(AFP) – Jun 25, 2012
SRINAGAR, India — A major fire gutted a 200-year-old, revered Sufi Muslim shrine in Indian Kashmir Monday, sparking clashes between police and residents in the region's summer capital Srinagar, police said.
Nearly two dozen people were injured in the violence, triggered by anger at the perceived delayed response of firefighters in battling the blaze.
There was no immediate confirmation of the cause of the fire at the Peer Dastageer Sahib shrine, one of the most revered Sufi sites in Indian Kashmir which houses a relic of the 11th century Sufi saint, Sheikh Abdul Qadir.
Witnesses noticed the fire in the upper floor on Monday morning and it quickly engulfed the wooden structure.
"Ten policemen and an equal number of protesters have been injured in the clashes," senior police officer Shiv Murari Sahai told AFP.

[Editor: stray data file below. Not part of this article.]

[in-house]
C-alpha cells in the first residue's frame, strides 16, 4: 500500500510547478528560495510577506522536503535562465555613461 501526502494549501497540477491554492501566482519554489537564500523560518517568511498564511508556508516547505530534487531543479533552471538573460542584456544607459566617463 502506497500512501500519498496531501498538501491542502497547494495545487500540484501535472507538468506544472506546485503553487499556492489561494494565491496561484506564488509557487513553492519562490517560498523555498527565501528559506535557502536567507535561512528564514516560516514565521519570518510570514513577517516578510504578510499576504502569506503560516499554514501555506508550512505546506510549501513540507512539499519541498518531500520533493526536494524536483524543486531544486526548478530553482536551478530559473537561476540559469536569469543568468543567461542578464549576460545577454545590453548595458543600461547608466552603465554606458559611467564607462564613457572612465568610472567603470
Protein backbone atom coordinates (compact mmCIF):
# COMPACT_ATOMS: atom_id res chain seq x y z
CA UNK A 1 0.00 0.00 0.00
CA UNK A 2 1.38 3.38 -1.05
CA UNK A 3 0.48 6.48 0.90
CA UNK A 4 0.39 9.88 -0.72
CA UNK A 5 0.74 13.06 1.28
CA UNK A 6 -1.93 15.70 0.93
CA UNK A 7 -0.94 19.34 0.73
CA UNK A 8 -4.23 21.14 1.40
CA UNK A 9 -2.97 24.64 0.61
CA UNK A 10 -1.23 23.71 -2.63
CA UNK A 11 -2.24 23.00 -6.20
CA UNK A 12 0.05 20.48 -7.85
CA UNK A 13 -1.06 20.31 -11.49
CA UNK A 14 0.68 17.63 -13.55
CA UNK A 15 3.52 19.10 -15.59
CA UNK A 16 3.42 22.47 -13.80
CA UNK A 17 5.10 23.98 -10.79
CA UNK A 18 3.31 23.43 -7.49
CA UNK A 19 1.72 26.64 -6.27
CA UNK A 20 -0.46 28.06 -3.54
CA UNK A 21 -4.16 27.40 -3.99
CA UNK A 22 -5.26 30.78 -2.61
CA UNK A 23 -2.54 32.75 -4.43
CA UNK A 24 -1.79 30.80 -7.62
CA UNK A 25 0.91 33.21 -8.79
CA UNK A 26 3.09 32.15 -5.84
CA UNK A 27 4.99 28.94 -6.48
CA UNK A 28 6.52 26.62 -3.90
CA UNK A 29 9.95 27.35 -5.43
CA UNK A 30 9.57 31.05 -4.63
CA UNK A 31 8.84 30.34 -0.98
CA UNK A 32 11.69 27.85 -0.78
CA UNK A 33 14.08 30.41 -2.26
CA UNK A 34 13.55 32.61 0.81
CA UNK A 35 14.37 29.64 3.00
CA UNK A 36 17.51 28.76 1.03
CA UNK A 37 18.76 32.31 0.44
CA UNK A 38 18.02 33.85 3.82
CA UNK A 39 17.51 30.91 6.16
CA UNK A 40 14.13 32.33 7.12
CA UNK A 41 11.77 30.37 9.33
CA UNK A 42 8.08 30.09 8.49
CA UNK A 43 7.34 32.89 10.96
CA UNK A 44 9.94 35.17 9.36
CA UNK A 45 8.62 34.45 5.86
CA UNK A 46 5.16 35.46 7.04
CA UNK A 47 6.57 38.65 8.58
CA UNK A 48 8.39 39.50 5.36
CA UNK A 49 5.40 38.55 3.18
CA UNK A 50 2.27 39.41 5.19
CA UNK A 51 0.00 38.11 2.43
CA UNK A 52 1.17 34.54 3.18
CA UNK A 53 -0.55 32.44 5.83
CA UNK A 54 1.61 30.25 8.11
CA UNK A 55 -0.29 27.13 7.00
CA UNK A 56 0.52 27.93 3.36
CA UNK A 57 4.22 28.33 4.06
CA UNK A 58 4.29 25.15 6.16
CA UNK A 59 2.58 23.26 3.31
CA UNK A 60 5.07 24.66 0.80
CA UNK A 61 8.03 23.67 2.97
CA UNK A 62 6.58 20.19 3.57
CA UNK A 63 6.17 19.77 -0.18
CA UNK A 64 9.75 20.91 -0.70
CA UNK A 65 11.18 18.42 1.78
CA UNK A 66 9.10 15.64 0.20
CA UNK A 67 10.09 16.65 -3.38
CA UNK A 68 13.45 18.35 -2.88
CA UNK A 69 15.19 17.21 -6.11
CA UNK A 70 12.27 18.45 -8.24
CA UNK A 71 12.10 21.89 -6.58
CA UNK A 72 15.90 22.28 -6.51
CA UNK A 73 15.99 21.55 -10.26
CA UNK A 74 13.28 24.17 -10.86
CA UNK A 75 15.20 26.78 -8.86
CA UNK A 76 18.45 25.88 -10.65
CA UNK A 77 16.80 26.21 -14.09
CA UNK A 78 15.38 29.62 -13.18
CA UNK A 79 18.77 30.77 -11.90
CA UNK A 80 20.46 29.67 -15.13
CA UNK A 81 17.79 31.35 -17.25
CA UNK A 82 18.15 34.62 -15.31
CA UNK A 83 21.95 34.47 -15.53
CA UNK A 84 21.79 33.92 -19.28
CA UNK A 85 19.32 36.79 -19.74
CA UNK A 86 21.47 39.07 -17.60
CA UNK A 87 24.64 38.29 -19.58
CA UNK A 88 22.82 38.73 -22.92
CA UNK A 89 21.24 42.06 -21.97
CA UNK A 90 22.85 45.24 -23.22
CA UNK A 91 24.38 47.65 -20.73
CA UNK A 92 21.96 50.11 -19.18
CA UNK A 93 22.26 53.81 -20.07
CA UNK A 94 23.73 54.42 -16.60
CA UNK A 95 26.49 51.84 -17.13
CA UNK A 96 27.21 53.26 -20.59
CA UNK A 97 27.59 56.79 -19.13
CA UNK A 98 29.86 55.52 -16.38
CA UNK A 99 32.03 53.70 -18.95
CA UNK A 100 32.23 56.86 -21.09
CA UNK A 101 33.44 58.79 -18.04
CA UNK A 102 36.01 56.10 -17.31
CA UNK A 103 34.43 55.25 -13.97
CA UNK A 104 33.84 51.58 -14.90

"We are ascertaining the cause of the fire," Sahai said.
Kashmir is India's only Muslim-majority state and a long-running separatist insurgency has made for perennial tensions between residents and the security forces that often spill over into violence.
Sufism is the predominant Islamic tradition followed by Kashmiri Muslims.
Local resident Muhammed Yusuf Khan and other witnesses claimed the fire tenders arrived late on the scene and were not properly equipped to handle the blaze.
To control the ensuing violence and prevent large-scale protests, authorities placed the region's chief Muslim cleric Mirwaiz Umar Farooq and some other separatist leaders under pre-emptive house arrest.
Various separatist parties and religious groups called for a protest shutdown in the state on Tuesday.
The chief custodian of the shrine, Syed Khalid Hussein, said all relics, handwritten copies of Koran and other sacred articles housed in the shrine were safe.
But the main structure, a renowned example of Kashmiri architecture with ornate ceilings and elaborate carvings, was completely gutted.
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